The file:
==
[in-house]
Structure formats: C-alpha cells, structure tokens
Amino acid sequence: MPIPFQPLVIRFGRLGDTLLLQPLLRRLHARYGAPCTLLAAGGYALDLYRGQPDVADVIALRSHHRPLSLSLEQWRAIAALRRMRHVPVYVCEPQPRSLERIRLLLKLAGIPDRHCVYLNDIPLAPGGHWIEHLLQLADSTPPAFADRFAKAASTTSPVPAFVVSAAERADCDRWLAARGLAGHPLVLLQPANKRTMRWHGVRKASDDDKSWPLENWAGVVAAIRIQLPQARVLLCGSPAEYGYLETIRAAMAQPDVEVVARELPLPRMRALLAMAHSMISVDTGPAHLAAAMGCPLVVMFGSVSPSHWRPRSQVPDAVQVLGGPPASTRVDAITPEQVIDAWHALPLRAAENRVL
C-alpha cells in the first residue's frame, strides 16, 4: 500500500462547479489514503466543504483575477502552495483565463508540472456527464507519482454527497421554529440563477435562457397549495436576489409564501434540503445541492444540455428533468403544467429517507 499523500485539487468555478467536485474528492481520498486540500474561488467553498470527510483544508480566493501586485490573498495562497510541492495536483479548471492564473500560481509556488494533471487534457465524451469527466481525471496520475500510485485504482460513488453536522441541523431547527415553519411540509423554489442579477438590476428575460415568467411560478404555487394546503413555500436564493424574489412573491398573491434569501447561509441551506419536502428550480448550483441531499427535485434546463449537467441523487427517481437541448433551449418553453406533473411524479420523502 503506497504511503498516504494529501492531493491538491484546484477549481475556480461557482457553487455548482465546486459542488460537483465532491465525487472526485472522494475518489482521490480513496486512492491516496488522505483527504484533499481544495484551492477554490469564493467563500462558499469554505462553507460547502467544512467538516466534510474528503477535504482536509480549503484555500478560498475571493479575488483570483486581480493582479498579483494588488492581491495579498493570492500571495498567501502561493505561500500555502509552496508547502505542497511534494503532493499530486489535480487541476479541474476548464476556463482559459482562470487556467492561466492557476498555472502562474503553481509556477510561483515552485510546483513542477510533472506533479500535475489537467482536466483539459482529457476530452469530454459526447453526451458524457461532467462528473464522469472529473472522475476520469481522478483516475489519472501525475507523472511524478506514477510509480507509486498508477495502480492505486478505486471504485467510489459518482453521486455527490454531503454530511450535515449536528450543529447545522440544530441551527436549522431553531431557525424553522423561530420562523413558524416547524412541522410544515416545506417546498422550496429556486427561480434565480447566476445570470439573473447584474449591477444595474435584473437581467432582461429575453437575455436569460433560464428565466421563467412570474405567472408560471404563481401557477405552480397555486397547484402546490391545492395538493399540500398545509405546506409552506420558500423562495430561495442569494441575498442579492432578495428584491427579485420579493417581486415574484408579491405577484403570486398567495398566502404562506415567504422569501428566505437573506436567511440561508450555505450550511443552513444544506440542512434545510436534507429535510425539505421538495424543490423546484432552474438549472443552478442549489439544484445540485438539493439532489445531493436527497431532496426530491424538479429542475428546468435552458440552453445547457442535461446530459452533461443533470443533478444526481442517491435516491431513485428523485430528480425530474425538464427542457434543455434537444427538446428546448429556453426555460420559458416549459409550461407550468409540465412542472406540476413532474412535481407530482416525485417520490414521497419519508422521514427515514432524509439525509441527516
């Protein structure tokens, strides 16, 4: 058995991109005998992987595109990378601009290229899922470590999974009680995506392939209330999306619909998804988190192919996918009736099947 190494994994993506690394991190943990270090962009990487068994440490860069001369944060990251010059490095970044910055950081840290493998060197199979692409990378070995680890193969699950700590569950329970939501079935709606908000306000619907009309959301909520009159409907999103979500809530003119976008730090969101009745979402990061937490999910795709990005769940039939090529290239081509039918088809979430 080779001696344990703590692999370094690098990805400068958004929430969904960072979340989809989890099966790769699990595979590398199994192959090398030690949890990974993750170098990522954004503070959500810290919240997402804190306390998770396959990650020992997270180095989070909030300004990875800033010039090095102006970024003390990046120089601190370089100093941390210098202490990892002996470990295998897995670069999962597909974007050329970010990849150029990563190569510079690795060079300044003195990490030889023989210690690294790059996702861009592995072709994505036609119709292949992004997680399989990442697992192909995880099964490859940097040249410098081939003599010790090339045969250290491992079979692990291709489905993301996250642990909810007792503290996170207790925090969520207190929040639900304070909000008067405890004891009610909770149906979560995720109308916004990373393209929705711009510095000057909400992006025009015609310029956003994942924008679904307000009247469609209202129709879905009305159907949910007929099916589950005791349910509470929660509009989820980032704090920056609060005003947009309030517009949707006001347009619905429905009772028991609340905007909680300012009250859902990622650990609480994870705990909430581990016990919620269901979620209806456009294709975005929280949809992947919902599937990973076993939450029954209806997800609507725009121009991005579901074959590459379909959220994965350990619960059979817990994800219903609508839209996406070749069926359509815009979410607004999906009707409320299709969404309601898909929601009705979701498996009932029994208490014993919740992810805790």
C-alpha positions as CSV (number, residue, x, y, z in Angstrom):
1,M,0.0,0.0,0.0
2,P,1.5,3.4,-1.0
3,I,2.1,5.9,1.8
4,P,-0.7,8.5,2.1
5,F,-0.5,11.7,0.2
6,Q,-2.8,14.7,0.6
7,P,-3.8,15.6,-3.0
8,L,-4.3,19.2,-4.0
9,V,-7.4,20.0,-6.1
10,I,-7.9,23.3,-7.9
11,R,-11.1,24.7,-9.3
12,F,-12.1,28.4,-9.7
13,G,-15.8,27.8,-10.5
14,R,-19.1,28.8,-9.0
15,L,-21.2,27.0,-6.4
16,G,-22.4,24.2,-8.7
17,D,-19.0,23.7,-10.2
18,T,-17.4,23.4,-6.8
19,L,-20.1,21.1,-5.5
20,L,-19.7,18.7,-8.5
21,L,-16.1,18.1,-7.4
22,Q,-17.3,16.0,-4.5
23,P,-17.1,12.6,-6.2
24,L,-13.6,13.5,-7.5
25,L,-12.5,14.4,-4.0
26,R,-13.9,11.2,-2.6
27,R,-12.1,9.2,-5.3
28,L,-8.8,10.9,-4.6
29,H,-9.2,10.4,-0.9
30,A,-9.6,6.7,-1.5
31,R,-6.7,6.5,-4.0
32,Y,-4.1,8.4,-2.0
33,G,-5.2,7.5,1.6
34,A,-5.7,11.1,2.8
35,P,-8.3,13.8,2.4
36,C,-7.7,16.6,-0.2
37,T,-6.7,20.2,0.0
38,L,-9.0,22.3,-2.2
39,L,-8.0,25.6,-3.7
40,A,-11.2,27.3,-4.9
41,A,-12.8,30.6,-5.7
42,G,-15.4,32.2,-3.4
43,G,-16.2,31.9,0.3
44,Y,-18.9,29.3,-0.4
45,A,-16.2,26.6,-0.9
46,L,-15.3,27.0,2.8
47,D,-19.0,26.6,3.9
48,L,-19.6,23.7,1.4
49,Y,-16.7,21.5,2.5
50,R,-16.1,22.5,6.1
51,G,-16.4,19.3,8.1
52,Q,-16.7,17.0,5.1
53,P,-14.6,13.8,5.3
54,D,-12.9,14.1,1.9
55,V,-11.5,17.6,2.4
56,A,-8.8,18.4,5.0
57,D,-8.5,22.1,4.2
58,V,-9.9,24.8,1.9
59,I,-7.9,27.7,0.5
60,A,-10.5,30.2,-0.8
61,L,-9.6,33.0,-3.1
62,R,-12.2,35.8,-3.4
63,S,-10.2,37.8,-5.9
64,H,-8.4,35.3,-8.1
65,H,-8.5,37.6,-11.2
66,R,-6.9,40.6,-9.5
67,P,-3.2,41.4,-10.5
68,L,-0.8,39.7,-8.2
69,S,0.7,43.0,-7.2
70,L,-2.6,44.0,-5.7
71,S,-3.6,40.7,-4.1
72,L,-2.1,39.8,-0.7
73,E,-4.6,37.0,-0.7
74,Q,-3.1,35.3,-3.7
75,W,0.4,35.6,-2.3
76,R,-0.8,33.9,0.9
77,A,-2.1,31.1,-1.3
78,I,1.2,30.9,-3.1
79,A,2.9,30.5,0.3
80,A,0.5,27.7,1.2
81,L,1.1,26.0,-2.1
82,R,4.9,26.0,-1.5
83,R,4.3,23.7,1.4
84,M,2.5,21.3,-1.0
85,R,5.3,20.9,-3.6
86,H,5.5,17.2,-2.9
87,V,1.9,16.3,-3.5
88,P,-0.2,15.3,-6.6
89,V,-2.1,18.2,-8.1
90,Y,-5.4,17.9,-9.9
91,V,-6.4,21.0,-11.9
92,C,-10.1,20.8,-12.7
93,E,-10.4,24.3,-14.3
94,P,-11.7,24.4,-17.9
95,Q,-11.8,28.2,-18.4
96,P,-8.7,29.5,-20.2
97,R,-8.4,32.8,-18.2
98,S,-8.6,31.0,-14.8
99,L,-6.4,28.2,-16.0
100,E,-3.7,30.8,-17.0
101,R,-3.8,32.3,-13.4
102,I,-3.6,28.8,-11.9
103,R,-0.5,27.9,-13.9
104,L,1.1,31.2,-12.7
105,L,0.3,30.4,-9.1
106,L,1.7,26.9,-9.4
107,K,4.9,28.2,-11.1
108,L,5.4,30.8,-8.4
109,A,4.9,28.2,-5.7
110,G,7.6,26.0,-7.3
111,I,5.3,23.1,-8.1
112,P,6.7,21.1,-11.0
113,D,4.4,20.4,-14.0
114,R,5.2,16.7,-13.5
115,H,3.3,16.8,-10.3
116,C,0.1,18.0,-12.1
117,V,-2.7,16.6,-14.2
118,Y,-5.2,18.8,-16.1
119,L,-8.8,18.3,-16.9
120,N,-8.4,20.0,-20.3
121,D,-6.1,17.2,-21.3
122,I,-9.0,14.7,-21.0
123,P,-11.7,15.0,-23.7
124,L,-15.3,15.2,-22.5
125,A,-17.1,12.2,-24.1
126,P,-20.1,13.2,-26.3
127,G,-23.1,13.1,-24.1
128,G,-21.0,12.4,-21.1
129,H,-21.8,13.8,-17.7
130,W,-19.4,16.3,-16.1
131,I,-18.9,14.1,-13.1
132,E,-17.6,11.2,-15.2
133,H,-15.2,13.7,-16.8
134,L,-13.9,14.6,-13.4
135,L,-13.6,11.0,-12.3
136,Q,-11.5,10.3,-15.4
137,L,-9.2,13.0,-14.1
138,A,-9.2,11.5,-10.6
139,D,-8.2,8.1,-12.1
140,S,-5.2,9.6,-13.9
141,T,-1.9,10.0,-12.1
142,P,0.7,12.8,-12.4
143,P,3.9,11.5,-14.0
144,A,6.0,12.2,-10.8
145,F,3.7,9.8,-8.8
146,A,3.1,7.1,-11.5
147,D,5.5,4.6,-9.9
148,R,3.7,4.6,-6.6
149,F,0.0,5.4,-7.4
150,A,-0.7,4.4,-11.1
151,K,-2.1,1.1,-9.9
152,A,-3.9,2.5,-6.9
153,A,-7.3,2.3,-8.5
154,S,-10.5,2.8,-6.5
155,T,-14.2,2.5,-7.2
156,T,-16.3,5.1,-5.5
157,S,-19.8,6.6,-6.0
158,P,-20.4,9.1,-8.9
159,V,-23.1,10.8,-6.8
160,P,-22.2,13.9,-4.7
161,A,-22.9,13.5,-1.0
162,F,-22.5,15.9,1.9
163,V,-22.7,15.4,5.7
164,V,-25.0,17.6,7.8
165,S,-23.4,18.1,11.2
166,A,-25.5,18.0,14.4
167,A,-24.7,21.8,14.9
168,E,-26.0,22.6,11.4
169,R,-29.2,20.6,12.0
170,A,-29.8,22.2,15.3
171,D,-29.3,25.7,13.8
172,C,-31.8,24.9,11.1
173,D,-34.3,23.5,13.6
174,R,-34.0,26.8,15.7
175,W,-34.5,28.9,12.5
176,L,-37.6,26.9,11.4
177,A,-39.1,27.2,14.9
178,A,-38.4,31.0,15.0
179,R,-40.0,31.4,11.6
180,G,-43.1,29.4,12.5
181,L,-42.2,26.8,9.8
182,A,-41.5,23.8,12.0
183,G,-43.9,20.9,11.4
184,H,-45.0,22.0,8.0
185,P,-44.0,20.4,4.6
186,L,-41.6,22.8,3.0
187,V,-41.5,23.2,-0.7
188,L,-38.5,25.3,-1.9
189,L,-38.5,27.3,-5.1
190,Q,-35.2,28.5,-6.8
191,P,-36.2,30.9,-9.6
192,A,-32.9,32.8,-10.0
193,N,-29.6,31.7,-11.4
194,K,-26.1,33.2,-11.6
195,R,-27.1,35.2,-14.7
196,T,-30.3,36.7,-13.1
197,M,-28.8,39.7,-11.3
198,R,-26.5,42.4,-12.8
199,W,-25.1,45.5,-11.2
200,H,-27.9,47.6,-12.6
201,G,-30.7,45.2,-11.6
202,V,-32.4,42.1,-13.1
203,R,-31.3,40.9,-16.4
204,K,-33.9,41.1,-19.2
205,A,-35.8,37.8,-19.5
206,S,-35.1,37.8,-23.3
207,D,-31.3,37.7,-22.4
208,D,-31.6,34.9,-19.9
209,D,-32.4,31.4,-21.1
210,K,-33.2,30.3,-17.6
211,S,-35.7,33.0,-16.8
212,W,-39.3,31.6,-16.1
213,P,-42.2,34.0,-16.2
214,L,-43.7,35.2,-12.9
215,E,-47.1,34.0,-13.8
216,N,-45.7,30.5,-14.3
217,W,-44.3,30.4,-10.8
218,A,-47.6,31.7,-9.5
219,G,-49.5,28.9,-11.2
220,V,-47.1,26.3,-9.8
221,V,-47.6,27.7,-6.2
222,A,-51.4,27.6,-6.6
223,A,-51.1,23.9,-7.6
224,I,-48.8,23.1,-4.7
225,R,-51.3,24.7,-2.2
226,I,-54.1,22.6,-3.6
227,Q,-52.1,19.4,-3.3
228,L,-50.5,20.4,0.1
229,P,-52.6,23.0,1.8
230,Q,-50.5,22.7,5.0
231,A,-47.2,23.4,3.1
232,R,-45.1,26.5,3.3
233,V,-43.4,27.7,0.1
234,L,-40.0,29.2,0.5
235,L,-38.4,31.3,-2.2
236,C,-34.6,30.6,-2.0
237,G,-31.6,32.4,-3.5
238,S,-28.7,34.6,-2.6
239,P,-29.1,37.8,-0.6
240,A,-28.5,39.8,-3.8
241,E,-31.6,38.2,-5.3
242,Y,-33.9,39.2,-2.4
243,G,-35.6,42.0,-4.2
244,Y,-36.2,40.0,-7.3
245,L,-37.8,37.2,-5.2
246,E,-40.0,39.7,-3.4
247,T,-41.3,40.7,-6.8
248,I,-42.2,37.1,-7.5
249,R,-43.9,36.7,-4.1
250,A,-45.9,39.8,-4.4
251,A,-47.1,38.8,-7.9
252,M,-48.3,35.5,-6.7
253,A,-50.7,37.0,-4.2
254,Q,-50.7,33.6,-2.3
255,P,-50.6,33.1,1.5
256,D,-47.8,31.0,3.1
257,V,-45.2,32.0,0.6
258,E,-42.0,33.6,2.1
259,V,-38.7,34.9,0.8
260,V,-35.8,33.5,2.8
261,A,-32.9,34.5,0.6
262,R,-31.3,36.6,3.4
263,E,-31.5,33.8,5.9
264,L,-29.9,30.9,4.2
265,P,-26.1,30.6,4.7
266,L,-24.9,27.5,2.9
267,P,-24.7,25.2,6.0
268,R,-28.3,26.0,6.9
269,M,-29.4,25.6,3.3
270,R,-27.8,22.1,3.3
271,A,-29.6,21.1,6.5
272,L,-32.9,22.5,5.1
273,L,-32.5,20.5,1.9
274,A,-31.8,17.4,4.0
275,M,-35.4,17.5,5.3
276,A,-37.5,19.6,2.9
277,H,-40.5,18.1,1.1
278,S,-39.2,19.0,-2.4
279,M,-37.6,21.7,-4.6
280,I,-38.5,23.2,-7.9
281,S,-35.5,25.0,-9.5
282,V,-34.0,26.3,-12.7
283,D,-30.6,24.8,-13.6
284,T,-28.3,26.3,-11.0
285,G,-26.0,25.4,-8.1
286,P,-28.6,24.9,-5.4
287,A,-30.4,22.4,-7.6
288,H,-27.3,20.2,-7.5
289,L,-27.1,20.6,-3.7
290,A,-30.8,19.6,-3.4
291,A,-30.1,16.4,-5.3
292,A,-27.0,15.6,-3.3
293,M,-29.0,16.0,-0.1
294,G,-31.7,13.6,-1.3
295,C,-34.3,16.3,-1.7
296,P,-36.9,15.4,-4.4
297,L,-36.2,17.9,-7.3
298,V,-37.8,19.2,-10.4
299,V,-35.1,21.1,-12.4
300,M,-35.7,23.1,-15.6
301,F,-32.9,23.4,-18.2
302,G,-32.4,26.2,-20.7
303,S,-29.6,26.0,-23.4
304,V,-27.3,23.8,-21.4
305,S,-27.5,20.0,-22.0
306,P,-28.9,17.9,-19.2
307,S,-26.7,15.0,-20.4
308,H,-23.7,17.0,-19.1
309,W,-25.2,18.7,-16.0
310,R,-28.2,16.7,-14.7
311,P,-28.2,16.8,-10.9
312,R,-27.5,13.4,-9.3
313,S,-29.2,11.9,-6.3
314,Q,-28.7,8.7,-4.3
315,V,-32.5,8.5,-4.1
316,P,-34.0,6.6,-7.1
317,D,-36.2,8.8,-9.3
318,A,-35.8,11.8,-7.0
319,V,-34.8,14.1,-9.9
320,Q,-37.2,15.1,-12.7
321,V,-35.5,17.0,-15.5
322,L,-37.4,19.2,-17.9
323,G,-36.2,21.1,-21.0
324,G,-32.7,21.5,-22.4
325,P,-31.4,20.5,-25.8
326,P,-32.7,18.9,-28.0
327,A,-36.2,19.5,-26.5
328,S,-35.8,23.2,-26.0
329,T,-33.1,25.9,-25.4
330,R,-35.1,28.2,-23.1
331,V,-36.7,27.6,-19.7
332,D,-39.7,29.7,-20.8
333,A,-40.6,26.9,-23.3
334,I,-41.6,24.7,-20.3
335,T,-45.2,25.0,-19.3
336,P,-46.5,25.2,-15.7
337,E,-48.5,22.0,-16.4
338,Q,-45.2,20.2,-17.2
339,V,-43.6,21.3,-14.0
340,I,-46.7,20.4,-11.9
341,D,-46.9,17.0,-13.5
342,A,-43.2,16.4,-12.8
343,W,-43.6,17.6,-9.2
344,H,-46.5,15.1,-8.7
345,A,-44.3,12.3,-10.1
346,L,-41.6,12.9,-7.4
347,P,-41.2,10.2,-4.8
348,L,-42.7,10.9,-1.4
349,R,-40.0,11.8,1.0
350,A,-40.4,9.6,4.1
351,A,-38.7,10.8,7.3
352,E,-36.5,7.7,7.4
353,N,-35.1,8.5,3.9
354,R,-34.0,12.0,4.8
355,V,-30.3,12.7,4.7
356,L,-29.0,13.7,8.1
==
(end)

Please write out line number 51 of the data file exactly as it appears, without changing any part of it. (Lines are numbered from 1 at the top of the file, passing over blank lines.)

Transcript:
45,A,-16.2,26.6,-0.9